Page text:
The bilobed flap, as reported in this case, is considered a rotational and transpositional cutaneous flap, with two lobes and only one random pedicle.1,7 It is classically described for nasal reconstructions, and lately for other anatomical sites such as dorsal area of the hand, malar region, palpebral, retro-auricular, axillary, plantar, perineal and vaginal regions.4,7,8,9

This type of flap provides a one-time reconstruction, with good elasticity and vascularization and preserves the local anatomy. It is a feasible indication for lesions that will not primarily close edge-to-edge or which would probably result in anatomical distortions if let to heal by second intention.

This type of flap can promote some complications such as trapdoor deformity, anatomical distortions, necrosis, scaring out of the cutaneous relaxing lines and cicatricial retraction.7,10

The understanding of human anatomy and the biomechanics of the flaps, provides the surgeon the choice of surgical technique to be used, regardless of the affected area.

REFERENCES

1. Leto Md, Santos Júnior GF, Porro AM, Tomimori J. Human papillomavirus infection: etiopathogenesis, molecular biology and clinical manifestations. An Bras Dermatol. 2011;86:306-17. [ Links ]

2. Rodgers S, Leslie KS. Skin infections in HIV-infected individuals in the era of HAART. Curr Opin Infect Dis. 2011;24:124-9. [ Links ]

3. Shrestha S, Sudenga SL, Smith JS, Bachmann LH, Wilson CM, Kempf MC. The impact of highly active antiretroviral therapy on prevalence and incidence of cervical human papillomavirus infections in HIV-positive adolescents. BMC Infect Dis. 2010;10:295. [ Links ]

4. Moy RL, Quan MB. The presence of human papillomavirus type 16 in squamous cell carcinoma of the proximal finger and reconstruction with a bilobed transposition flap. J Dermatol Surg Oncol. 1991;17:171-5. [ Links ]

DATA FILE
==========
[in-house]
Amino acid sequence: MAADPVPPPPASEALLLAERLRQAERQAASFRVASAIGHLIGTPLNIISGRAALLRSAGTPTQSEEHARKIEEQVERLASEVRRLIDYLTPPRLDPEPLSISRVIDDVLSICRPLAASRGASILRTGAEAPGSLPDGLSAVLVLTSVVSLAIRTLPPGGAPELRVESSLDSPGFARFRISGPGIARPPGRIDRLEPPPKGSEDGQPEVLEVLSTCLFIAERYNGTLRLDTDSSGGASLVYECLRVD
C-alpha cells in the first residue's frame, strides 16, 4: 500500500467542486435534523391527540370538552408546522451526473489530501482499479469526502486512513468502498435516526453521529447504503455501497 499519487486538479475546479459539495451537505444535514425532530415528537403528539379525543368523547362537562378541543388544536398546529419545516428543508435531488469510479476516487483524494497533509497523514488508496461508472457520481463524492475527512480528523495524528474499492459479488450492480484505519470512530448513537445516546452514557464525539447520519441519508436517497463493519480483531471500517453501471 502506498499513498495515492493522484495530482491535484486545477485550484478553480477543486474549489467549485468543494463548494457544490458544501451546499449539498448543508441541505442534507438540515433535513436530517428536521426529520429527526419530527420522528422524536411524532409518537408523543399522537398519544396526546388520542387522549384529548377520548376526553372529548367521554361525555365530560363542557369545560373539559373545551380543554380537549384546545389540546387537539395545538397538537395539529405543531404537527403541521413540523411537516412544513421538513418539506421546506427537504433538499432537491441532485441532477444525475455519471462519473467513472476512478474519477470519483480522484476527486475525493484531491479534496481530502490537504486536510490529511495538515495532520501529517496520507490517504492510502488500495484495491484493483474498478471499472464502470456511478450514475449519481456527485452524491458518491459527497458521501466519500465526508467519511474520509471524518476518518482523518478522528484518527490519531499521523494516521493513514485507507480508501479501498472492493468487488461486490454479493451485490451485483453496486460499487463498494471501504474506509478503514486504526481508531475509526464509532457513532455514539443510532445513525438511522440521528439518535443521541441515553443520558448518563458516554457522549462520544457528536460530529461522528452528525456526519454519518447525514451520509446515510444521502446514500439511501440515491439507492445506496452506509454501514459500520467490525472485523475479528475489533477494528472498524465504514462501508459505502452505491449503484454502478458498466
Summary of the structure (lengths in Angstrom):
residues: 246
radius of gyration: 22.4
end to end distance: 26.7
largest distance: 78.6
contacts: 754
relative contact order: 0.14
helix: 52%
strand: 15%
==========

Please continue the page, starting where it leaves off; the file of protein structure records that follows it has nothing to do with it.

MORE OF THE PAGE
5. Arron ST, Ruby JG, Dybbro E, Ganem D, Derisi JL. Transcriptome sequencing demonstrates that human papillomavirus is not active in cutaneous squamous cell carcinoma. J Invest Dermatol. 2011;131:1745-53. [ Links ]

6. Kansy K, Thiele O, Freier K. The role of human papillomavirus in oral squamous cell carcinoma: myth and reality. Oral Maxillofac Surg. 2012. [Epub ahead of print] [ Links ]

7. Strahan JE, Cohen JL. Back to basics: expanding the applicability of the bilobed flap. J Drugs Dermatol. 2008;7:1061-5 [ Links ]

8. Vyas RM, Pomahac B. Use of a bilobed gracilis myocutaneous flap in perineal and genital reconstruction. Ann Plast Surg. 2010;65:225-7. [ Links ]

9. D'Arpa S, Cordova A, Moschella F. Further application of the bilobed flap: the split bilobed flap for reconstruction of composite posterior auricular and mastoid defects. J Plast Reconstr Aesthet Surg. 2006;59:1330-5. [ Links ]

10. Aasi SZ, Leffell DJ. Bilobed transposition flap. Dermatol Clin. 2005;23:55-64, vi. [ Links ]

* Work performed at Federal Hospital of Bonsucesso (HFB) -Rio de Janeiro (RJ), Brazil.

Conflict of interest: None

Financial funding: None

Received: May 09, 2013; Accepted: June 04, 2013

Mailing address: Felipe Maurício Soeiro Sampaio. Rua Marino da Costa, 217 - Apto 201. 21940-210 - Ilha do Governador - RJ. Brazil. E-mail: felipemauricio@uol.com.br

Creative Commons License This is an Open Access article distributed under the terms of the Creative Commons Attribution Non-Commercial License, which permits unrestricted non-commercial use, distribution, and reproduction in any medium, provided the original work is properly cited.